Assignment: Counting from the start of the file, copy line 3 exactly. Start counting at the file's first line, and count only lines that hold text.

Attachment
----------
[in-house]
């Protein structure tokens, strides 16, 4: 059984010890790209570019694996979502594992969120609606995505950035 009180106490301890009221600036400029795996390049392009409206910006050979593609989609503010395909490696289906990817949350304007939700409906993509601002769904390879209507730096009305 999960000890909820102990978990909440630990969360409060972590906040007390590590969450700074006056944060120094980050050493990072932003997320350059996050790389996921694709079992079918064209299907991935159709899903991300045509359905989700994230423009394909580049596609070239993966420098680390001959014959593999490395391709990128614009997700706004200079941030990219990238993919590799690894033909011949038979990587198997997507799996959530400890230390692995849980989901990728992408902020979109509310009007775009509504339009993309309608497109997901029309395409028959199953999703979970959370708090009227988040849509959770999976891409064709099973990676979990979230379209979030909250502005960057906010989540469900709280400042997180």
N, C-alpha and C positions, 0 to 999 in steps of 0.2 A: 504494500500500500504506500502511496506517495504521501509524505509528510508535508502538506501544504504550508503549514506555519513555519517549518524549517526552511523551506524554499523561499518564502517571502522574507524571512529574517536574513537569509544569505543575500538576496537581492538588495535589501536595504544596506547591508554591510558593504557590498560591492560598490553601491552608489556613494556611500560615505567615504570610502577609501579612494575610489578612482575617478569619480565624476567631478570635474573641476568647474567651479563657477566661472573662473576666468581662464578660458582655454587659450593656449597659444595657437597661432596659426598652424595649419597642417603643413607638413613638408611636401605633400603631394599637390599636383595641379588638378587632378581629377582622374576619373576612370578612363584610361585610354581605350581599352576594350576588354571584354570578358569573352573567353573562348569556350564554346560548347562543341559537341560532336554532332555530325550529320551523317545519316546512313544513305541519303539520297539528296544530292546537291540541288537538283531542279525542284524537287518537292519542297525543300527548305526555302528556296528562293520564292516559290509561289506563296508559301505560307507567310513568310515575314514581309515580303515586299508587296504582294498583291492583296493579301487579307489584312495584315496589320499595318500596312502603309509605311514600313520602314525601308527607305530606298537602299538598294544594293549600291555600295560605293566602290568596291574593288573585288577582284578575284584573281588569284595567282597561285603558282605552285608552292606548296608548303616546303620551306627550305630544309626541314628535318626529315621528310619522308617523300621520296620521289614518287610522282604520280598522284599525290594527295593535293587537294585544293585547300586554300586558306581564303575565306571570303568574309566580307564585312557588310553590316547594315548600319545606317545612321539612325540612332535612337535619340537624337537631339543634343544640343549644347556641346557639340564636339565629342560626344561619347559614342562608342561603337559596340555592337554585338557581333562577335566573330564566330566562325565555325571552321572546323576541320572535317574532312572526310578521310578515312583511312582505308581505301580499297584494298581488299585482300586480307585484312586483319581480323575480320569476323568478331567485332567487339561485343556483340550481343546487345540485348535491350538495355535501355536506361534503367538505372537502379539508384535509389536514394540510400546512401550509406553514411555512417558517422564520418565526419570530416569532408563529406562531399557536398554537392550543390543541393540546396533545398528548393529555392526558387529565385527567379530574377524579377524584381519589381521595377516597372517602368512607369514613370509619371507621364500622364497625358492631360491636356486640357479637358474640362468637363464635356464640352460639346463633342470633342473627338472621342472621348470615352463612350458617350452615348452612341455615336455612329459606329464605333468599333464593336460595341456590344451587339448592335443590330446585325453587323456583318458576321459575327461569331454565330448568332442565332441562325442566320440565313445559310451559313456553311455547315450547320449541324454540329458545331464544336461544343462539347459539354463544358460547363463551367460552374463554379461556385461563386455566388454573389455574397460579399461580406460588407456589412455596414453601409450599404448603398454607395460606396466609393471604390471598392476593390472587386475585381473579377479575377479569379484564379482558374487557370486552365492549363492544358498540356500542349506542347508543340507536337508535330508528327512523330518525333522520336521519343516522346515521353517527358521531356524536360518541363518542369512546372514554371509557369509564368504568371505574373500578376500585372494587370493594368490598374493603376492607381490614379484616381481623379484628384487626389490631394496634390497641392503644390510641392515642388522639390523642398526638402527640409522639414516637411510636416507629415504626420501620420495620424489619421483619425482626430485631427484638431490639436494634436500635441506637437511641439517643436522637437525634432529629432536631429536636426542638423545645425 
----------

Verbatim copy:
N, C-alpha and C positions, 0 to 999 in steps of 0.2 A: 504494500500500500504506500502511496506517495504521501509524505509528510508535508502538506501544504504550508503549514506555519513555519517549518524549517526552511523551506524554499523561499518564502517571502522574507524571512529574517536574513537569509544569505543575500538576496537581492538588495535589501536595504544596506547591508554591510558593504557590498560591492560598490553601491552608489556613494556611500560615505567615504570610502577609501579612494575610489578612482575617478569619480565624476567631478570635474573641476568647474567651479563657477566661472573662473576666468581662464578660458582655454587659450593656449597659444595657437597661432596659426598652424595649419597642417603643413607638413613638408611636401605633400603631394599637390599636383595641379588638378587632378581629377582622374576619373576612370578612363584610361585610354581605350581599352576594350576588354571584354570578358569573352573567353573562348569556350564554346560548347562543341559537341560532336554532332555530325550529320551523317545519316546512313544513305541519303539520297539528296544530292546537291540541288537538283531542279525542284524537287518537292519542297525543300527548305526555302528556296528562293520564292516559290509561289506563296508559301505560307507567310513568310515575314514581309515580303515586299508587296504582294498583291492583296493579301487579307489584312495584315496589320499595318500596312502603309509605311514600313520602314525601308527607305530606298537602299538598294544594293549600291555600295560605293566602290568596291574593288573585288577582284578575284584573281588569284595567282597561285603558282605552285608552292606548296608548303616546303620551306627550305630544309626541314628535318626529315621528310619522308617523300621520296620521289614518287610522282604520280598522284599525290594527295593535293587537294585544293585547300586554300586558306581564303575565306571570303568574309566580307564585312557588310553590316547594315548600319545606317545612321539612325540612332535612337535619340537624337537631339543634343544640343549644347556641346557639340564636339565629342560626344561619347559614342562608342561603337559596340555592337554585338557581333562577335566573330564566330566562325565555325571552321572546323576541320572535317574532312572526310578521310578515312583511312582505308581505301580499297584494298581488299585482300586480307585484312586483319581480323575480320569476323568478331567485332567487339561485343556483340550481343546487345540485348535491350538495355535501355536506361534503367538505372537502379539508384535509389536514394540510400546512401550509406553514411555512417558517422564520418565526419570530416569532408563529406562531399557536398554537392550543390543541393540546396533545398528548393529555392526558387529565385527567379530574377524579377524584381519589381521595377516597372517602368512607369514613370509619371507621364500622364497625358492631360491636356486640357479637358474640362468637363464635356464640352460639346463633342470633342473627338472621342472621348470615352463612350458617350452615348452612341455615336455612329459606329464605333468599333464593336460595341456590344451587339448592335443590330446585325453587323456583318458576321459575327461569331454565330448568332442565332441562325442566320440565313445559310451559313456553311455547315450547320449541324454540329458545331464544336461544343462539347459539354463544358460547363463551367460552374463554379461556385461563386455566388454573389455574397460579399461580406460588407456589412455596414453601409450599404448603398454607395460606396466609393471604390471598392476593390472587386475585381473579377479575377479569379484564379482558374487557370486552365492549363492544358498540356500542349506542347508543340507536337508535330508528327512523330518525333522520336521519343516522346515521353517527358521531356524536360518541363518542369512546372514554371509557369509564368504568371505574373500578376500585372494587370493594368490598374493603376492607381490614379484616381481623379484628384487626389490631394496634390497641392503644390510641392515642388522639390523642398526638402527640409522639414516637411510636416507629415504626420501620420495620424489619421483619425482626430485631427484638431490639436494634436500635441506637437511641439517643436522637437525634432529629432536631429536636426542638423545645425 